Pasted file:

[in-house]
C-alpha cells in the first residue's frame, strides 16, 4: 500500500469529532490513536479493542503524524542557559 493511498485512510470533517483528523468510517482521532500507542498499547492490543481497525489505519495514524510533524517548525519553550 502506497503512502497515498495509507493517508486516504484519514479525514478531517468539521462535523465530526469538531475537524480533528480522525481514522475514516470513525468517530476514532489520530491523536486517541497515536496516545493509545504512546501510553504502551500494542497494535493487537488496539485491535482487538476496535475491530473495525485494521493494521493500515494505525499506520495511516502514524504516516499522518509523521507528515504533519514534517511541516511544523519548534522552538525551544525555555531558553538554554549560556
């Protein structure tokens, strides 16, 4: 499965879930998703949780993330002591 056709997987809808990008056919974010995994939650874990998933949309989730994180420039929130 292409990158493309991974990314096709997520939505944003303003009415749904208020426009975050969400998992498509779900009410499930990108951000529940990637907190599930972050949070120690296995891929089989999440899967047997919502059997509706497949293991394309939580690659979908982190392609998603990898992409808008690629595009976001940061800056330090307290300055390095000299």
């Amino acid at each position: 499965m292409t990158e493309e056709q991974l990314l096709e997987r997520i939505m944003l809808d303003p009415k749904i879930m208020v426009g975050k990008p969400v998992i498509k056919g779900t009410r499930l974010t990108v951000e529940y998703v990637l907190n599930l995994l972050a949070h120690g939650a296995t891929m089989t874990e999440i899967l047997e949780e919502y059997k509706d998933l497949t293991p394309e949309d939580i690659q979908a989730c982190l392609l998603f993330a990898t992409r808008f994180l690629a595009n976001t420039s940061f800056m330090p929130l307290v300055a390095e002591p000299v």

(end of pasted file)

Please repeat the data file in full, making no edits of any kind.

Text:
[in-house]
C-alpha cells in the first residue's frame, strides 16, 4: 500500500469529532490513536479493542503524524542557559 493511498485512510470533517483528523468510517482521532500507542498499547492490543481497525489505519495514524510533524517548525519553550 502506497503512502497515498495509507493517508486516504484519514479525514478531517468539521462535523465530526469538531475537524480533528480522525481514522475514516470513525468517530476514532489520530491523536486517541497515536496516545493509545504512546501510553504502551500494542497494535493487537488496539485491535482487538476496535475491530473495525485494521493494521493500515494505525499506520495511516502514524504516516499522518509523521507528515504533519514534517511541516511544523519548534522552538525551544525555555531558553538554554549560556
């Protein structure tokens, strides 16, 4: 499965879930998703949780993330002591 056709997987809808990008056919974010995994939650874990998933949309989730994180420039929130 292409990158493309991974990314096709997520939505944003303003009415749904208020426009975050969400998992498509779900009410499930990108951000529940990637907190599930972050949070120690296995891929089989999440899967047997919502059997509706497949293991394309939580690659979908982190392609998603990898992409808008690629595009976001940061800056330090307290300055390095000299």
């Amino acid at each position: 499965m292409t990158e493309e056709q991974l990314l096709e997987r997520i939505m944003l809808d303003p009415k749904i879930m208020v426009g975050k990008p969400v998992i498509k056919g779900t009410r499930l974010t990108v951000e529940y998703v990637l907190n599930l995994l972050a949070h120690g939650a296995t891929m089989t874990e999440i899967l047997e949780e919502y059997k509706d998933l497949t293991p394309e949309d939580i690659q979908a989730c982190l392609l998603f993330a990898t992409r808008f994180l690629a595009n976001t420039s940061f800056m330090p929130l307290v300055a390095e002591p000299v």